Far From Home: Traveling in Time

I’ve traveled far from home, and farther back in time than I’ve ever traveled in miles covered.

I’ve seen the Dust Bowl in the Texas Panhandle in the 1930s; been to old movies at the Cavern Theatre in Carlsbad, New Mexico in the 50s; later, I had “the best food around” at Carlsbad Caverns, after I’d traded for souvenirs at the Apache Trading Post; I bought tobacco and whiskey at the Longhorn Saloon back in 1906, in Scenic, South Dakota, on the Lakota-Sioux reservation; on a hot summer day in 1947, I slurped a frozen custard at Sandy’s in Austin, Texas and admired its Art Deco power plant building; drank a shot or two of the best they had at Moonshine Gulch, South Dakota, way back in 1862; then shopped in Wall Drug, South Dakota, in 1931, for just about anything I ever wanted; and I’ve been so much further in my time travels, it’s hard to tell it all here, much less add it all up.

I raced over the back roads in a 1967 Sunbeam Tiger, just like Agent Maxwell Smart, but mine was top-down and fire-engine red; it propelled me to Austin for a greasy, satisfying burger at Hut’s Hamburgers; I hit the road again to drive Route 66; I met a little roper along the way who demonstrated his roping tricks for me.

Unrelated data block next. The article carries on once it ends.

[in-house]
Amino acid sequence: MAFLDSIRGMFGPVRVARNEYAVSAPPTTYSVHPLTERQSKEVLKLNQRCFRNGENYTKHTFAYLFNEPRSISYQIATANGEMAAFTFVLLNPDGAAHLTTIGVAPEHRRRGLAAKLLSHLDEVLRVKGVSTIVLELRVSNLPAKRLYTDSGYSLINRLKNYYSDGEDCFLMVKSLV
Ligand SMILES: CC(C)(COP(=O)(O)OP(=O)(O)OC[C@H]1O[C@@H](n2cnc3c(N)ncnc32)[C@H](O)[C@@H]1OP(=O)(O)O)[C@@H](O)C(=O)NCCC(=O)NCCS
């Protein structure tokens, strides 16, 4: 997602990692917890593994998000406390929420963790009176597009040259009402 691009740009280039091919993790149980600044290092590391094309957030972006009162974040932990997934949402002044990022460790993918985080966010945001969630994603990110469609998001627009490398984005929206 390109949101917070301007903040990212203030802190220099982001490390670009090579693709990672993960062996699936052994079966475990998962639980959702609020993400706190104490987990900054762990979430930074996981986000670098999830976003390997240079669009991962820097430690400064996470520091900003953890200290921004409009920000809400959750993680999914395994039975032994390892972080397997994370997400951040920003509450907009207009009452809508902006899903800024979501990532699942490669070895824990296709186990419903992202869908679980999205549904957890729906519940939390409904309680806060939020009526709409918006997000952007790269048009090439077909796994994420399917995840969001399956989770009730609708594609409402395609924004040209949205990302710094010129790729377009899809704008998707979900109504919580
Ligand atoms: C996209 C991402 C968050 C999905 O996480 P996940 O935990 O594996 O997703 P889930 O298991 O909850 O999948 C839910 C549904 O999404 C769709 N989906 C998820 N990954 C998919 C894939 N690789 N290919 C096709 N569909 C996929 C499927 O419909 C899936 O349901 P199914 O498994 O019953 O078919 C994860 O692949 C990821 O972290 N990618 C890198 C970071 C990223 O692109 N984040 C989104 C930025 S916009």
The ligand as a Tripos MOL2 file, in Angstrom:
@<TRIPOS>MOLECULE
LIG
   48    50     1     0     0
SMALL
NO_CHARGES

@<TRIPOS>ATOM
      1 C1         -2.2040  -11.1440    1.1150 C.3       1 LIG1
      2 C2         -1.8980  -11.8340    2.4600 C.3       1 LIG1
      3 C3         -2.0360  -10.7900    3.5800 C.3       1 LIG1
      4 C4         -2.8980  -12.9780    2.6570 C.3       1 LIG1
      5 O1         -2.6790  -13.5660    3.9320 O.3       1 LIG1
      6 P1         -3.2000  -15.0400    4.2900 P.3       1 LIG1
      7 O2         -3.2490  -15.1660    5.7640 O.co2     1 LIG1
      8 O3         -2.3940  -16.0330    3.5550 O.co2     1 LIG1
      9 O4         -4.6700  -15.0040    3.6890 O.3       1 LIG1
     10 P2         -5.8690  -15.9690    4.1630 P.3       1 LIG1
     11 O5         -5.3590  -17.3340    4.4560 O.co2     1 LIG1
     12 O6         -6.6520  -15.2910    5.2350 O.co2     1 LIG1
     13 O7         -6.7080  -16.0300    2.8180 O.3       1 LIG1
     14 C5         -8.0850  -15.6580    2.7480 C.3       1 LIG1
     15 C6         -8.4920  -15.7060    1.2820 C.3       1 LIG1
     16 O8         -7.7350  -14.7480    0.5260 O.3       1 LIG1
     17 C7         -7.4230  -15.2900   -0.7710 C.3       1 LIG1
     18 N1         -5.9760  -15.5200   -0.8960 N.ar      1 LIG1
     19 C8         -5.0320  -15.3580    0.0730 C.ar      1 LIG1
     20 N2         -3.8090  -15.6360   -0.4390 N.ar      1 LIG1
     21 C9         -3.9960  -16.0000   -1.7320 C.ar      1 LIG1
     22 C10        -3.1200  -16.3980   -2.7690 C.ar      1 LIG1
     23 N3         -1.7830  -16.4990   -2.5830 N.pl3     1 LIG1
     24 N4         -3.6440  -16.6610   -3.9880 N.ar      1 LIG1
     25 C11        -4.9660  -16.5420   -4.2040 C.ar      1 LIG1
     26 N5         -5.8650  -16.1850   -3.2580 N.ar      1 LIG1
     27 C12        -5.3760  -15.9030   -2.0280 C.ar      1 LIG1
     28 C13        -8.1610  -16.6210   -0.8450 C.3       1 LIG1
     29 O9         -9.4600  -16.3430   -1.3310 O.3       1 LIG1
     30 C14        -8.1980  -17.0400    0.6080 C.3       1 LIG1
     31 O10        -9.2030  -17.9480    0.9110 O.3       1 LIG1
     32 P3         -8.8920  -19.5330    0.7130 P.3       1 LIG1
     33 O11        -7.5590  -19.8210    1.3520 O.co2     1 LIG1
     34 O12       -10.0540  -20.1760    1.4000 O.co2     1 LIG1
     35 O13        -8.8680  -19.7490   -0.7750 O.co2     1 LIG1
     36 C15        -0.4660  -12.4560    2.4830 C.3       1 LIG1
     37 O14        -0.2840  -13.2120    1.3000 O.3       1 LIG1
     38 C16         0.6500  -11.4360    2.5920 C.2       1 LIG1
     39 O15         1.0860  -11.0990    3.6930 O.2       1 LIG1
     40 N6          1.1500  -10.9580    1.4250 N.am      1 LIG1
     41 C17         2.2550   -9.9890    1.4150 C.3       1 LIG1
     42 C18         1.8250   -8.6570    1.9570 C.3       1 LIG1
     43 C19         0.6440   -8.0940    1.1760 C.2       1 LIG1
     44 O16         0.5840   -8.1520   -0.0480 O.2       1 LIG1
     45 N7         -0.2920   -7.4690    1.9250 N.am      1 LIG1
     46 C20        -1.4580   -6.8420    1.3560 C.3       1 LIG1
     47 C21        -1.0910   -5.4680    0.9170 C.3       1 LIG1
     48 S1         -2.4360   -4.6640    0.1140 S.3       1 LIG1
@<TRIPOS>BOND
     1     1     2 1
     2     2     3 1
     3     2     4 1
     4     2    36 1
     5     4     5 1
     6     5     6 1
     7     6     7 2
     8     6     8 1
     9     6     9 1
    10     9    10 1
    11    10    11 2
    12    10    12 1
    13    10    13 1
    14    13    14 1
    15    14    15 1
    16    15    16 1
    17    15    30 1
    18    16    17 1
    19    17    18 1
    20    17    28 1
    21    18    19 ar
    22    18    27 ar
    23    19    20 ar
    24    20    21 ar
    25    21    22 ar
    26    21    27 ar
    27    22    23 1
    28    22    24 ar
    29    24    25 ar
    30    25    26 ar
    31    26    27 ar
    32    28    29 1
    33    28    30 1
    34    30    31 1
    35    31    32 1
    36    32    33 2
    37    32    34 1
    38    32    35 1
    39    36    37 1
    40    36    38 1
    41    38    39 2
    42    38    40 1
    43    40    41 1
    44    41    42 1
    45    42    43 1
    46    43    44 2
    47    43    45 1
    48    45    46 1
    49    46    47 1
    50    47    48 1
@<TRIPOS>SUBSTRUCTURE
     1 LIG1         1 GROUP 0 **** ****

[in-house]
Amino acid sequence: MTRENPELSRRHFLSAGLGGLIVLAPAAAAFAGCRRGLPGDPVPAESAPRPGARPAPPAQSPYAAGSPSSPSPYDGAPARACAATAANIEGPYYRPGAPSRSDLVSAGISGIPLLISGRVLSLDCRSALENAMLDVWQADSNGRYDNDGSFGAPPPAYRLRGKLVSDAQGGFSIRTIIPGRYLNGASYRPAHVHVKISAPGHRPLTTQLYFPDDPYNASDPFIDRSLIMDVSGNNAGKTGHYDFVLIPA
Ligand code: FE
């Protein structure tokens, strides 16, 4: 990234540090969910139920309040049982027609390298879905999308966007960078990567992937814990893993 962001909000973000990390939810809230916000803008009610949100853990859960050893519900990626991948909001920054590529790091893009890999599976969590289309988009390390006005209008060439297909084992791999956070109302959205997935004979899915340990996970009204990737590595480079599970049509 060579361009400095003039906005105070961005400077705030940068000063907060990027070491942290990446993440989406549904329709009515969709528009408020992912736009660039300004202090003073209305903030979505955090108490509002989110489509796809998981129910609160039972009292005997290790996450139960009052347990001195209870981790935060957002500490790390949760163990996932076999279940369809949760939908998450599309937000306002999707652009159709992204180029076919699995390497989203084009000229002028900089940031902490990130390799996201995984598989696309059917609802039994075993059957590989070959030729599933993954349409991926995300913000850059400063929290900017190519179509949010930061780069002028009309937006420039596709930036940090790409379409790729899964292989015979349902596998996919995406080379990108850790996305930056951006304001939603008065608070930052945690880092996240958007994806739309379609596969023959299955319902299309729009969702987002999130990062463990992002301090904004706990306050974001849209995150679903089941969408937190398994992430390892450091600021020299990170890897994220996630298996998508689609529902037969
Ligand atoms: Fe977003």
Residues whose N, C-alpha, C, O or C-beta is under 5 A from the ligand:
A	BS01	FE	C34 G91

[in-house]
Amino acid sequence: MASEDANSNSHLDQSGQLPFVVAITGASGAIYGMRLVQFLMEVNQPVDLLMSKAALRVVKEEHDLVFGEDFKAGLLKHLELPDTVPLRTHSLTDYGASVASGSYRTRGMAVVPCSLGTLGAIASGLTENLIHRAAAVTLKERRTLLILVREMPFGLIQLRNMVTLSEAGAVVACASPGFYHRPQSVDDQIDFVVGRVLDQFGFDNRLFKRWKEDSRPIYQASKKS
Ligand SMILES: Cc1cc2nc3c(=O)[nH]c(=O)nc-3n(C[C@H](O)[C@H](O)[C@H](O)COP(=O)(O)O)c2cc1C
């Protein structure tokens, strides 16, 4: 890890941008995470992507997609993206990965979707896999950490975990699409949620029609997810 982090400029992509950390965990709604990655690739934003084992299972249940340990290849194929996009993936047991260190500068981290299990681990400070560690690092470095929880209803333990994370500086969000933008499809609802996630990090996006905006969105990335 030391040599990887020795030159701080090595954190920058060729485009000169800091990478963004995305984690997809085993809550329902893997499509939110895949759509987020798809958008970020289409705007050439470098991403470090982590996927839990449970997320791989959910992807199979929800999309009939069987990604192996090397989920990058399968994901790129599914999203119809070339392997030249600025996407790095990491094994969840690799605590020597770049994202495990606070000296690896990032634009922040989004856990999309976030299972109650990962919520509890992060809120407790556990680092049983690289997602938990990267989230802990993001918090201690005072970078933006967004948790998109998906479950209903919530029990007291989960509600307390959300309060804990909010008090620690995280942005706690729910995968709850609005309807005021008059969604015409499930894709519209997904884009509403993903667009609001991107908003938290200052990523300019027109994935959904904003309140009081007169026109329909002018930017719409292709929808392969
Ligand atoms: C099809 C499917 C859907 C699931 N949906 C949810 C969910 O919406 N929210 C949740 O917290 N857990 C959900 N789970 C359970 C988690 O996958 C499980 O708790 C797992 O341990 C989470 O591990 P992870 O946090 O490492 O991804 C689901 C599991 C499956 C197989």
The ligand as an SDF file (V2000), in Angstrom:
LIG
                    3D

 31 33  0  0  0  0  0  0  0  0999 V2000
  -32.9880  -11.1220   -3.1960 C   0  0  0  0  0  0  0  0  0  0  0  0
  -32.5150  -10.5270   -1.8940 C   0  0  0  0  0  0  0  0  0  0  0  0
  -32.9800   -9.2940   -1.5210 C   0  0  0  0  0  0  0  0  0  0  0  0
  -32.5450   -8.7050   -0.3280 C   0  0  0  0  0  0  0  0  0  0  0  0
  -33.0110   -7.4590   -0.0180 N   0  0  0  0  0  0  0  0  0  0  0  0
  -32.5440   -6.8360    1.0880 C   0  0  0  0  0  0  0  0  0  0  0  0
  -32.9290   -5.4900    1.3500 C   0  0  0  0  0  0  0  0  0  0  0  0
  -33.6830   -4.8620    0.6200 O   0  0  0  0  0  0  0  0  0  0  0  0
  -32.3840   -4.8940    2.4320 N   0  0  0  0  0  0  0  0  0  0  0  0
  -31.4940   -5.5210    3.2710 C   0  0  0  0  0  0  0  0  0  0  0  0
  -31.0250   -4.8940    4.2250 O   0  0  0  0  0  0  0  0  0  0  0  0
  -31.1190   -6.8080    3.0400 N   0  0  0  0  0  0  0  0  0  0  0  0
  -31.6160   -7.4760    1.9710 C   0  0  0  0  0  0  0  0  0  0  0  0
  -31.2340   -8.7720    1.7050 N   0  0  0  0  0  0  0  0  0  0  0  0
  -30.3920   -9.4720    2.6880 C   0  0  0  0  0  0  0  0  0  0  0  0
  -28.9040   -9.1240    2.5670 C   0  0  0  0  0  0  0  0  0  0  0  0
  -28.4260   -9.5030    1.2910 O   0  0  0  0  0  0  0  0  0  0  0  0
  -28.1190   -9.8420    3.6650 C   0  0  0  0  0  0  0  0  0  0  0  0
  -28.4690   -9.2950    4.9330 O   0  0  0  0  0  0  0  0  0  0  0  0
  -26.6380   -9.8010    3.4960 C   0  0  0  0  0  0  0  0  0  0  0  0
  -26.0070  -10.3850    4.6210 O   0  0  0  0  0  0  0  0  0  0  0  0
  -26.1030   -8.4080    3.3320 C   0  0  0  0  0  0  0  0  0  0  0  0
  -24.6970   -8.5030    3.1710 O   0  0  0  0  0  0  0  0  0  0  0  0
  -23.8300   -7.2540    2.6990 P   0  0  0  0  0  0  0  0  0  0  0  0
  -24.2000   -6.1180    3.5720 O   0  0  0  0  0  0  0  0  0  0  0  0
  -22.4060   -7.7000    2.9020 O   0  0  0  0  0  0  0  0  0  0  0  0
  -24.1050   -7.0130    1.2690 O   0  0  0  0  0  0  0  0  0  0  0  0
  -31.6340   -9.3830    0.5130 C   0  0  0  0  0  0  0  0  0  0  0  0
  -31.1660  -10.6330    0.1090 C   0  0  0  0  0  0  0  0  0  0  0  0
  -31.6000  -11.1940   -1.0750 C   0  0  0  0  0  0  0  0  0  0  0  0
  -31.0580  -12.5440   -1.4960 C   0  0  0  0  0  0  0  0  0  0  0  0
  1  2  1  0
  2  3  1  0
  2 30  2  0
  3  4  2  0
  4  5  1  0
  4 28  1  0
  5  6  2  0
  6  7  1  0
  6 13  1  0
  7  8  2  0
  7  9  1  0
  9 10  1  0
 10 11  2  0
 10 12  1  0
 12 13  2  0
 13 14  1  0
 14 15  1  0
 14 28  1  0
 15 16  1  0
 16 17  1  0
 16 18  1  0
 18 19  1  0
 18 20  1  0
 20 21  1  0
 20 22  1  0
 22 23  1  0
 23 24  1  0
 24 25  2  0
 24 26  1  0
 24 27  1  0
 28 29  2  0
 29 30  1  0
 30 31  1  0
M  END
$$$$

But the farthest I ever did travel back in time was to the 16th century, to Izamal, in Yucátan, Mexico, where the native Mayans were building a massive monastery atop their astounding ancient pyramid, so that the Franciscan priests from Spain could have a church to teach them all the true religion. Sometime later, the monastery was painted all yellow, and its tower clock stopped forever.

My time travels haven’t stopped yet. 

Shop For Art Here. This post was prompted and inspired by Daily Prompt: Far From Home, with a visual boost from my lifelong habit of photographing all things vanishing, especially in Austin, Texas at VanishingAustin.com; more images at Time Travels.

BUY A PRINT: Choose from 99+ Vanishing Austin prints and a poster by Jann Alexander, starting at $25.

Endangered Species of Austin, poster by Jann Alexander © 2009
Endangered Species of Austin poster

Shop my Vanishing Austin series: While many Austin landmarks are lost, many are survivors still. Admire them all in a slideshow, HERE. Prints start at $35.

Marvel at what’s lost and what’s survived in my Endangered Species of Austin poster, featuring 16 Austin icons, and sized at a handsomely large 24 x 36,” available for $25, HERE.

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